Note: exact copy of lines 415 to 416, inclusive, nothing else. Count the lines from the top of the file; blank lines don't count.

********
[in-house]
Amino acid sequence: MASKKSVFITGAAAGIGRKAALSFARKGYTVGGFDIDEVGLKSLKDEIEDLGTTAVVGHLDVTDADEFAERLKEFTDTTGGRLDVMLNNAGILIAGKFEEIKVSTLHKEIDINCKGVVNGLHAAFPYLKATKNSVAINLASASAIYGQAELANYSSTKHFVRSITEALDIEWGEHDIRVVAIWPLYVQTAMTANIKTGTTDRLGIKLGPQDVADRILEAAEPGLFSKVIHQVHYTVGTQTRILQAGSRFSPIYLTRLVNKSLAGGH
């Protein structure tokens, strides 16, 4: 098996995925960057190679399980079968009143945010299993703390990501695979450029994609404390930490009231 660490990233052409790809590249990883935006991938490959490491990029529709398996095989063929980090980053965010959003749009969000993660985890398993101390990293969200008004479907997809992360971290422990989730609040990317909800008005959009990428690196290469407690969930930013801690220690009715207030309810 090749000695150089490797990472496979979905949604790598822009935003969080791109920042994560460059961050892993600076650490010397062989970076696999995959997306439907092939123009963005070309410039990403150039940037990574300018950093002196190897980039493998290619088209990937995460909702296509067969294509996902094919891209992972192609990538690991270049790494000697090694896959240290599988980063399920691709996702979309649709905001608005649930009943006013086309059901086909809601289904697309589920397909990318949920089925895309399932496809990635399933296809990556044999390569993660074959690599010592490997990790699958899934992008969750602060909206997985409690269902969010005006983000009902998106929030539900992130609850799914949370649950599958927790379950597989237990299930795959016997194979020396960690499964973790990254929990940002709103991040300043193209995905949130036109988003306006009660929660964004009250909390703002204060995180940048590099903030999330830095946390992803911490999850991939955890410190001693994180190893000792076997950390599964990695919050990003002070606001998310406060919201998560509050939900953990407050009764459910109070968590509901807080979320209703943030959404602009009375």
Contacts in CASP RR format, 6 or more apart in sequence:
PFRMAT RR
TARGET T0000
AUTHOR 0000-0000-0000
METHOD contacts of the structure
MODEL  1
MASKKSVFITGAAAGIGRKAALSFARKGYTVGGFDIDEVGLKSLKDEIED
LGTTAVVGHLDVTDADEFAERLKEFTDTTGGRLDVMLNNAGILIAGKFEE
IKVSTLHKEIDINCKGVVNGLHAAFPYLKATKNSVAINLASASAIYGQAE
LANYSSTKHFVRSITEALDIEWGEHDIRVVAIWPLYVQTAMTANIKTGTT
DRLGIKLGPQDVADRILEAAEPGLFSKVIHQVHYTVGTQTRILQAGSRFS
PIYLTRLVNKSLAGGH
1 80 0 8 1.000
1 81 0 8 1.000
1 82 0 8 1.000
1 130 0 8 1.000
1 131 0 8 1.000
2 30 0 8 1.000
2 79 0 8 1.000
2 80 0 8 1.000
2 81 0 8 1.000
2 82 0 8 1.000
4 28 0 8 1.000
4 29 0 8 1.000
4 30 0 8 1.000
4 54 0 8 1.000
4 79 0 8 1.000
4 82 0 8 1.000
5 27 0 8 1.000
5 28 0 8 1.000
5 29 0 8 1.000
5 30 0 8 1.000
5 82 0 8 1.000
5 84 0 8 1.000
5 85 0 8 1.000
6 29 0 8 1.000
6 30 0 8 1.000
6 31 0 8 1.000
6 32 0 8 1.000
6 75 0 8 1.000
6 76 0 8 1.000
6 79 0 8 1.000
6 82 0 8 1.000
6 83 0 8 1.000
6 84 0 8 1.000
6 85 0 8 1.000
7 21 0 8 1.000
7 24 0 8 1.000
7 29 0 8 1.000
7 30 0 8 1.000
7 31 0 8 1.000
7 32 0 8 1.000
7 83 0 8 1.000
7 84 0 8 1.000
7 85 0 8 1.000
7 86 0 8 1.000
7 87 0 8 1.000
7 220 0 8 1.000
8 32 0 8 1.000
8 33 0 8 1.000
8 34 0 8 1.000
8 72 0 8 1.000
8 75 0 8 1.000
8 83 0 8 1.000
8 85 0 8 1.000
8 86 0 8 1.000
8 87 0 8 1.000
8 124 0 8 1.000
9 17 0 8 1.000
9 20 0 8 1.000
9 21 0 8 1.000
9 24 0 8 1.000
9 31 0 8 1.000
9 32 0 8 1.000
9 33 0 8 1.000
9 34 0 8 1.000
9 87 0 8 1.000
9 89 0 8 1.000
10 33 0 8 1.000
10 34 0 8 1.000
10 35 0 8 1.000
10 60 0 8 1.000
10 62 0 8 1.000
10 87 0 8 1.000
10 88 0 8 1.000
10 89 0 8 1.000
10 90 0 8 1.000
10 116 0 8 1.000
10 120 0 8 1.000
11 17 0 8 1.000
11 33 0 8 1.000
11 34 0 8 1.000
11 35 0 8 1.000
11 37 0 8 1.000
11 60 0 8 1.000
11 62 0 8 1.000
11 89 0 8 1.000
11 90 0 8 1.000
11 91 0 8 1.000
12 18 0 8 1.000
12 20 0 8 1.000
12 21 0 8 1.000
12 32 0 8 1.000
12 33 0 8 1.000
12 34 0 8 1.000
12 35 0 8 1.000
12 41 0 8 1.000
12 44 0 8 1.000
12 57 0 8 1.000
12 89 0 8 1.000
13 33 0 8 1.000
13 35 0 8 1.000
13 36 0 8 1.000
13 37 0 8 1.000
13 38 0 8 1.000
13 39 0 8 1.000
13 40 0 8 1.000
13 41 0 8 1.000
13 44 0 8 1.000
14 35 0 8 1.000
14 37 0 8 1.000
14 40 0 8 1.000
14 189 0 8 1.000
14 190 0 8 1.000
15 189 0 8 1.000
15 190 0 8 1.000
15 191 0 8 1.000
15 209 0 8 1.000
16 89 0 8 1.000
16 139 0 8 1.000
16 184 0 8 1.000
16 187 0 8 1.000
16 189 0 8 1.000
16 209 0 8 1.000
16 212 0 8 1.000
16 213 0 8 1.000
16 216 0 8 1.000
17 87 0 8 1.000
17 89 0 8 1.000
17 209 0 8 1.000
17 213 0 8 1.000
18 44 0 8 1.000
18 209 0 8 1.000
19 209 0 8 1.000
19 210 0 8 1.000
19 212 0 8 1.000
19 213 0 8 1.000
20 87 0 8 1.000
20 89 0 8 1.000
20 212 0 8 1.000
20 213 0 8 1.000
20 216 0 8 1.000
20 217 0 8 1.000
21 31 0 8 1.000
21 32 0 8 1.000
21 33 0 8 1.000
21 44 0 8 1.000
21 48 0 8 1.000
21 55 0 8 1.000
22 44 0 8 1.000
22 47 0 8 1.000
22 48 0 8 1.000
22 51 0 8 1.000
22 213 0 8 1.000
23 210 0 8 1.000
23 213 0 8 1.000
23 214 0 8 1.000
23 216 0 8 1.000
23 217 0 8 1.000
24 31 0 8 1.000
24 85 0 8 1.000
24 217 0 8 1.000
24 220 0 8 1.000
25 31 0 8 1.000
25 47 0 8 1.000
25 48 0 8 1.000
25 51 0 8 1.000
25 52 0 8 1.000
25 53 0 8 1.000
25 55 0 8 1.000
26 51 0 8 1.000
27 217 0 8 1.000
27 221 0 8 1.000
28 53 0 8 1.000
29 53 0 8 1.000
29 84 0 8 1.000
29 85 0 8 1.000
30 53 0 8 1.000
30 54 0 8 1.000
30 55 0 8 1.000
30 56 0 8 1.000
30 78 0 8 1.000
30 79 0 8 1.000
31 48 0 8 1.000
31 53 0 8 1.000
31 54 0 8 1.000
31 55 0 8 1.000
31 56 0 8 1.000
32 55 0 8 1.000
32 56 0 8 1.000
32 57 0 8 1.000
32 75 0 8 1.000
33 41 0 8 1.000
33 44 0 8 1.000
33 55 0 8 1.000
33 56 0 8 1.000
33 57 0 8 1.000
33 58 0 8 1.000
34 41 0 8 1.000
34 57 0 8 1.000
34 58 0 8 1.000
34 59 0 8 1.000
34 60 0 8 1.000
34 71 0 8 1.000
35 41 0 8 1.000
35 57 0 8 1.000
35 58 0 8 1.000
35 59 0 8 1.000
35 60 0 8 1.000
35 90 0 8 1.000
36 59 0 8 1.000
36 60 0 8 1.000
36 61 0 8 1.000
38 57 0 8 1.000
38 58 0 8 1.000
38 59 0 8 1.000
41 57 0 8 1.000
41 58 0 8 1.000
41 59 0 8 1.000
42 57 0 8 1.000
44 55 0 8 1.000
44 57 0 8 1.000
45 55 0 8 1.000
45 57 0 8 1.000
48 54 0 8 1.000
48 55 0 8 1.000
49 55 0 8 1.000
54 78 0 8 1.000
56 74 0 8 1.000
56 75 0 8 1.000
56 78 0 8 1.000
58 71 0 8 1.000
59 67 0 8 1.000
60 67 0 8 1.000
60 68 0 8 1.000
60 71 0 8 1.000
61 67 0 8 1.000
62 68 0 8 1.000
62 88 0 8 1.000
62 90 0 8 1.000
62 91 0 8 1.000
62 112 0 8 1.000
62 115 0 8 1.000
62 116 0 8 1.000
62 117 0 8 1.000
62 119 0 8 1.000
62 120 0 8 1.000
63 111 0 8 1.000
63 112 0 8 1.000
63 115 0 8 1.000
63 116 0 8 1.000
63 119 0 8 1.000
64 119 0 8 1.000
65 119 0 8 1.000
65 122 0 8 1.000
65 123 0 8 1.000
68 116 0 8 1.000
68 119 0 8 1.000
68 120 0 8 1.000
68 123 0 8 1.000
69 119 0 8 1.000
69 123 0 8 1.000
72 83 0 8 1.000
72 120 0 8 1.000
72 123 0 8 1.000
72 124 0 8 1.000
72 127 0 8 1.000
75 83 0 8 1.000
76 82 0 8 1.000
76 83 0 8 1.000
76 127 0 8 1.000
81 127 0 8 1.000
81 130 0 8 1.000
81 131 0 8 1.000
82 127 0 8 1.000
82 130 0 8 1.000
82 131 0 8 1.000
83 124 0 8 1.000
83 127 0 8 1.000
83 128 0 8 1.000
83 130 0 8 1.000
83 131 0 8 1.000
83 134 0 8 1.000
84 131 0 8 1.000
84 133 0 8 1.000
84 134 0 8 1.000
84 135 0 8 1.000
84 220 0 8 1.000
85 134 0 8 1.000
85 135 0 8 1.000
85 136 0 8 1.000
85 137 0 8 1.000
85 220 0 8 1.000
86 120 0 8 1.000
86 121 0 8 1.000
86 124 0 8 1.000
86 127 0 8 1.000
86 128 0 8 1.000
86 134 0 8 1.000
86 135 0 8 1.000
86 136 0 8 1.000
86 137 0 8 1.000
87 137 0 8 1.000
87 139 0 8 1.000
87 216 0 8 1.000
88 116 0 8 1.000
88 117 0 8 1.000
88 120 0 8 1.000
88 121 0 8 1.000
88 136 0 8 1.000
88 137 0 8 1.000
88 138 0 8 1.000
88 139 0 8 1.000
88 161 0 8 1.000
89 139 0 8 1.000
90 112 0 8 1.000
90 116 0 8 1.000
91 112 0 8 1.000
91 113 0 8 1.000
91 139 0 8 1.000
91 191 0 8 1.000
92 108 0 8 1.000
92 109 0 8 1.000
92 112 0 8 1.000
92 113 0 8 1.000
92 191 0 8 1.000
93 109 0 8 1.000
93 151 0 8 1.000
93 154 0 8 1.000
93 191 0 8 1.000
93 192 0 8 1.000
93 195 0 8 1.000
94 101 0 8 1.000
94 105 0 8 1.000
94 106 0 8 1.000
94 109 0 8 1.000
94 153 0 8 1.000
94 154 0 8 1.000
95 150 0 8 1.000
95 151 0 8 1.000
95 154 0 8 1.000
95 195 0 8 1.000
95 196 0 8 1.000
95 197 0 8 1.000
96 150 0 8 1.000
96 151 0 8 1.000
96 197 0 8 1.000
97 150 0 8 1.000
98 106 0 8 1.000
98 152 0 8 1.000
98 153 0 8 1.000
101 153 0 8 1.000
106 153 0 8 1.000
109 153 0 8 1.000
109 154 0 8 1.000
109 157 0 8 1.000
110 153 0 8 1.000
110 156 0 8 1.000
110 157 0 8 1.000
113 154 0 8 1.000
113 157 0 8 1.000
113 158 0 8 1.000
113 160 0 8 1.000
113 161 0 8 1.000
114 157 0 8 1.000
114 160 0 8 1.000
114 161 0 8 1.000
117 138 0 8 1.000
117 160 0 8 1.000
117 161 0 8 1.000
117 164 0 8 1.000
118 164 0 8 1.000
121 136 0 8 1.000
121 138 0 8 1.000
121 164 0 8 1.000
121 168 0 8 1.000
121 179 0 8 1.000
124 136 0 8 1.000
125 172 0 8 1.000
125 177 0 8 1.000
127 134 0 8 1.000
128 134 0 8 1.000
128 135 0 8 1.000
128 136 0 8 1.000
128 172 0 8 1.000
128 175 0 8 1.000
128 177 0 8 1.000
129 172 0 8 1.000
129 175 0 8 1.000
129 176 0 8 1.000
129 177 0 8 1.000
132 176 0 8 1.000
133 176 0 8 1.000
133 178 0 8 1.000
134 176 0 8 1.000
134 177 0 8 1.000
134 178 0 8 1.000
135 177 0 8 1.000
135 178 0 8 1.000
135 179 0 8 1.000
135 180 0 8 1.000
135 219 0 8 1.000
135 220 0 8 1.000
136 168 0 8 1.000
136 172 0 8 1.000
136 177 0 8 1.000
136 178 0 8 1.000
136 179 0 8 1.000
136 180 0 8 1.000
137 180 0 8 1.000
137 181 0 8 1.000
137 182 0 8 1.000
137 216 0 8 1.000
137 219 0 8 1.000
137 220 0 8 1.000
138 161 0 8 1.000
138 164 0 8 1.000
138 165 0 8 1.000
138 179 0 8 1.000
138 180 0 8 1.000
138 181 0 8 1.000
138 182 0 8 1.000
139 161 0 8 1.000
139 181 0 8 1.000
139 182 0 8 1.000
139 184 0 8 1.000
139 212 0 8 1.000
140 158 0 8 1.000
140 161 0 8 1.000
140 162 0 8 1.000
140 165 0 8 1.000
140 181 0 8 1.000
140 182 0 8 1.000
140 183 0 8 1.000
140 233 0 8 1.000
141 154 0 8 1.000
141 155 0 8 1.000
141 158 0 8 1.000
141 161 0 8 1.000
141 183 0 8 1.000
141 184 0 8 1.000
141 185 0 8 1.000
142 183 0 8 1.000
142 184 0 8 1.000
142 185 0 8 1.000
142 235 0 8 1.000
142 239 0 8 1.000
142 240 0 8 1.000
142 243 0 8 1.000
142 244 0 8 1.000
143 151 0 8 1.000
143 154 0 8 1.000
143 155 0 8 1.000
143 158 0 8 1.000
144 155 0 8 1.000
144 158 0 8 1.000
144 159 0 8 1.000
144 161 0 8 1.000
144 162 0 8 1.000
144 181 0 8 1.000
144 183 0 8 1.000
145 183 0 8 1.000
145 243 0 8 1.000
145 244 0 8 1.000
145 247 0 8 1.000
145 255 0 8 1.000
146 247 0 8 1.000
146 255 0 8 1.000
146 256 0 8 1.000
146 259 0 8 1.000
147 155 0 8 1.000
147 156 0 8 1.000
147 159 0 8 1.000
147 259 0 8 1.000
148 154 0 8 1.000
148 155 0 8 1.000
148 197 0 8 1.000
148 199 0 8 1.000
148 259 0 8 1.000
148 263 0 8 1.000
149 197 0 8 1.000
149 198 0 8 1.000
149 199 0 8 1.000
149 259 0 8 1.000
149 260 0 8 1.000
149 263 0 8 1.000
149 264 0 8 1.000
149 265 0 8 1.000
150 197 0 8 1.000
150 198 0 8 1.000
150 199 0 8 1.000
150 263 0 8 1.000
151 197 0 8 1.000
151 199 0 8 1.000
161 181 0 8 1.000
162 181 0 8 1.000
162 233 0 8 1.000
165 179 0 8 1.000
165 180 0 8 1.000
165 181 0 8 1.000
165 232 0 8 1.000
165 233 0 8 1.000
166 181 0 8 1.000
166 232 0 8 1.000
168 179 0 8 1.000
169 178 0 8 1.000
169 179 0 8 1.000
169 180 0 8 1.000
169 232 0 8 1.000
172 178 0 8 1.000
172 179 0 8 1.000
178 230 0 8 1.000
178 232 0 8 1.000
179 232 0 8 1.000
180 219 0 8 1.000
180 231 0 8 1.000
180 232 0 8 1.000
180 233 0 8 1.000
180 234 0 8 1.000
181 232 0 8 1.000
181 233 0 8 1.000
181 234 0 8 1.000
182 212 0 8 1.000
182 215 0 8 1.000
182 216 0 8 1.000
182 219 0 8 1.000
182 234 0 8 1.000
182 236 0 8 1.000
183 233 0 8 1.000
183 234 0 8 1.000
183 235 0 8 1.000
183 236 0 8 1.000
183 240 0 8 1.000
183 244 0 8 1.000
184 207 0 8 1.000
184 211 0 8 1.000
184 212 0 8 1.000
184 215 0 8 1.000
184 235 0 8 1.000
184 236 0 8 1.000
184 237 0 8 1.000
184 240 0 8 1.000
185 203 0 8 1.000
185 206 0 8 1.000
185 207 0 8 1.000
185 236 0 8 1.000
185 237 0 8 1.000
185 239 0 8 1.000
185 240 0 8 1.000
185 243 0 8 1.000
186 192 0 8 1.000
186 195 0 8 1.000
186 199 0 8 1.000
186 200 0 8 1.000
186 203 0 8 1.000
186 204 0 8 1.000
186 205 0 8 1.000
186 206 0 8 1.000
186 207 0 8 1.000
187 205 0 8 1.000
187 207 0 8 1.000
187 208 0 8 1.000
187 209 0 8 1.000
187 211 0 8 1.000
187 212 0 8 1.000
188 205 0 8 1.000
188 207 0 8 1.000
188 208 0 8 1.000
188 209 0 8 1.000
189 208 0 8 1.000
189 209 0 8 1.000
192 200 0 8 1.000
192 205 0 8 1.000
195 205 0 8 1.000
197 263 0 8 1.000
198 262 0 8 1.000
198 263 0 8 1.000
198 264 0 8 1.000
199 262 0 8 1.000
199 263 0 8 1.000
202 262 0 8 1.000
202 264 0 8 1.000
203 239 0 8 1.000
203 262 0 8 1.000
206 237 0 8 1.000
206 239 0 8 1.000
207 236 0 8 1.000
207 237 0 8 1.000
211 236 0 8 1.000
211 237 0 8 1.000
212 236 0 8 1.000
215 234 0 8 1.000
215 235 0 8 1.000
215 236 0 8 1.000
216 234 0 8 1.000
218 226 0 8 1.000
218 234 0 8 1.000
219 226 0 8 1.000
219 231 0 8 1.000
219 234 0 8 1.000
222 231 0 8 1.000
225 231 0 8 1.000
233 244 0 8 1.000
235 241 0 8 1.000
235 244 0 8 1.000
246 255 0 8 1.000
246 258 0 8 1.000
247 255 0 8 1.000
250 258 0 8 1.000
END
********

135 219 0 8 1.000
135 220 0 8 1.000